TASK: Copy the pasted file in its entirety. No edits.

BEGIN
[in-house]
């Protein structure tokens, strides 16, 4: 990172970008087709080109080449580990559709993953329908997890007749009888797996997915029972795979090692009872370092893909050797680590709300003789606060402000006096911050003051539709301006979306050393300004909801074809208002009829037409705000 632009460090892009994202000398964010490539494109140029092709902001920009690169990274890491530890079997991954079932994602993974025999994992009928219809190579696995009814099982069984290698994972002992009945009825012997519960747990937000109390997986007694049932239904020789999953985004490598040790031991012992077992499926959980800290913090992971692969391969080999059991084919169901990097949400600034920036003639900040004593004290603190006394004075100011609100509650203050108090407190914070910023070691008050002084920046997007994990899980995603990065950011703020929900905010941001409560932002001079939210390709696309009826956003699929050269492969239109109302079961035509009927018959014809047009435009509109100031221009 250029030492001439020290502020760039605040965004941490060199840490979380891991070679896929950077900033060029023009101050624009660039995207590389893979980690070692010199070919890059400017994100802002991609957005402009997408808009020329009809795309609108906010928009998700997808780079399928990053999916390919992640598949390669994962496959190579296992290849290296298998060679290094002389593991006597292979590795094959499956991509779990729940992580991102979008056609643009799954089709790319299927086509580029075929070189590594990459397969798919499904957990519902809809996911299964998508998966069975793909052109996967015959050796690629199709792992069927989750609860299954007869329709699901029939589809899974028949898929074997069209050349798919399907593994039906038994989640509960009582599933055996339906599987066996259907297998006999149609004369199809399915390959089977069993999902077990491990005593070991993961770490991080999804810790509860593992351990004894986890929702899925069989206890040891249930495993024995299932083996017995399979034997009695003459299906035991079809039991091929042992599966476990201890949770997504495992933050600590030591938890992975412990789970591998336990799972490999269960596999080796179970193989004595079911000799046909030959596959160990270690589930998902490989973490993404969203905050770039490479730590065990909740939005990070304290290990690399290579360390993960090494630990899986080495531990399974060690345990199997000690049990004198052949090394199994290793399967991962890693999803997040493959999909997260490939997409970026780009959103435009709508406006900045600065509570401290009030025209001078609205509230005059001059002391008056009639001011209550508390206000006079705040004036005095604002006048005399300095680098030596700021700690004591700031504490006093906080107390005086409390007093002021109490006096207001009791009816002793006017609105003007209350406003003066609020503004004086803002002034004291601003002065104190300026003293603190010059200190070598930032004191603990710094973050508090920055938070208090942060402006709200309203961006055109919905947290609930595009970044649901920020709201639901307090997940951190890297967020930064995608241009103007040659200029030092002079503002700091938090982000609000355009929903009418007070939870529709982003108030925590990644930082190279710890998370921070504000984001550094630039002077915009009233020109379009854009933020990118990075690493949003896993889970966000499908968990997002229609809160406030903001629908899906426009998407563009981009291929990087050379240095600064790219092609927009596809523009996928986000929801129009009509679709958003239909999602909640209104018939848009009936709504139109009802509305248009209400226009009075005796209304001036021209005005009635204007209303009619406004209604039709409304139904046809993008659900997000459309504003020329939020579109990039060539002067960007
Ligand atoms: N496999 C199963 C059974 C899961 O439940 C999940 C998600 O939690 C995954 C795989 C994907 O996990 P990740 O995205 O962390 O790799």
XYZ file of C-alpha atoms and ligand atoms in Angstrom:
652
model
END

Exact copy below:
[in-house]
């Protein structure tokens, strides 16, 4: 990172970008087709080109080449580990559709993953329908997890007749009888797996997915029972795979090692009872370092893909050797680590709300003789606060402000006096911050003051539709301006979306050393300004909801074809208002009829037409705000 632009460090892009994202000398964010490539494109140029092709902001920009690169990274890491530890079997991954079932994602993974025999994992009928219809190579696995009814099982069984290698994972002992009945009825012997519960747990937000109390997986007694049932239904020789999953985004490598040790031991012992077992499926959980800290913090992971692969391969080999059991084919169901990097949400600034920036003639900040004593004290603190006394004075100011609100509650203050108090407190914070910023070691008050002084920046997007994990899980995603990065950011703020929900905010941001409560932002001079939210390709696309009826956003699929050269492969239109109302079961035509009927018959014809047009435009509109100031221009 250029030492001439020290502020760039605040965004941490060199840490979380891991070679896929950077900033060029023009101050624009660039995207590389893979980690070692010199070919890059400017994100802002991609957005402009997408808009020329009809795309609108906010928009998700997808780079399928990053999916390919992640598949390669994962496959190579296992290849290296298998060679290094002389593991006597292979590795094959499956991509779990729940992580991102979008056609643009799954089709790319299927086509580029075929070189590594990459397969798919499904957990519902809809996911299964998508998966069975793909052109996967015959050796690629199709792992069927989750609860299954007869329709699901029939589809899974028949898929074997069209050349798919399907593994039906038994989640509960009582599933055996339906599987066996259907297998006999149609004369199809399915390959089977069993999902077990491990005593070991993961770490991080999804810790509860593992351990004894986890929702899925069989206890040891249930495993024995299932083996017995399979034997009695003459299906035991079809039991091929042992599966476990201890949770997504495992933050600590030591938890992975412990789970591998336990799972490999269960596999080796179970193989004595079911000799046909030959596959160990270690589930998902490989973490993404969203905050770039490479730590065990909740939005990070304290290990690399290579360390993960090494630990899986080495531990399974060690345990199997000690049990004198052949090394199994290793399967991962890693999803997040493959999909997260490939997409970026780009959103435009709508406006900045600065509570401290009030025209001078609205509230005059001059002391008056009639001011209550508390206000006079705040004036005095604002006048005399300095680098030596700021700690004591700031504490006093906080107390005086409390007093002021109490006096207001009791009816002793006017609105003007209350406003003066609020503004004086803002002034004291601003002065104190300026003293603190010059200190070598930032004191603990710094973050508090920055938070208090942060402006709200309203961006055109919905947290609930595009970044649901920020709201639901307090997940951190890297967020930064995608241009103007040659200029030092002079503002700091938090982000609000355009929903009418007070939870529709982003108030925590990644930082190279710890998370921070504000984001550094630039002077915009009233020109379009854009933020990118990075690493949003896993889970966000499908968990997002229609809160406030903001629908899906426009998407563009981009291929990087050379240095600064790219092609927009596809523009996928986000929801129009009509679709958003239909999602909640209104018939848009009936709504139109009802509305248009209400226009009075005796209304001036021209005005009635204007209303009619406004209604039709409304139904046809993008659900997000459309504003020329939020579109990039060539002067960007
Ligand atoms: N496999 C199963 C059974 C899961 O439940 C999940 C998600 O939690 C995954 C795989 C994907 O996990 P990740 O995205 O962390 O790799």
XYZ file of C-alpha atoms and ligand atoms in Angstrom:
652
model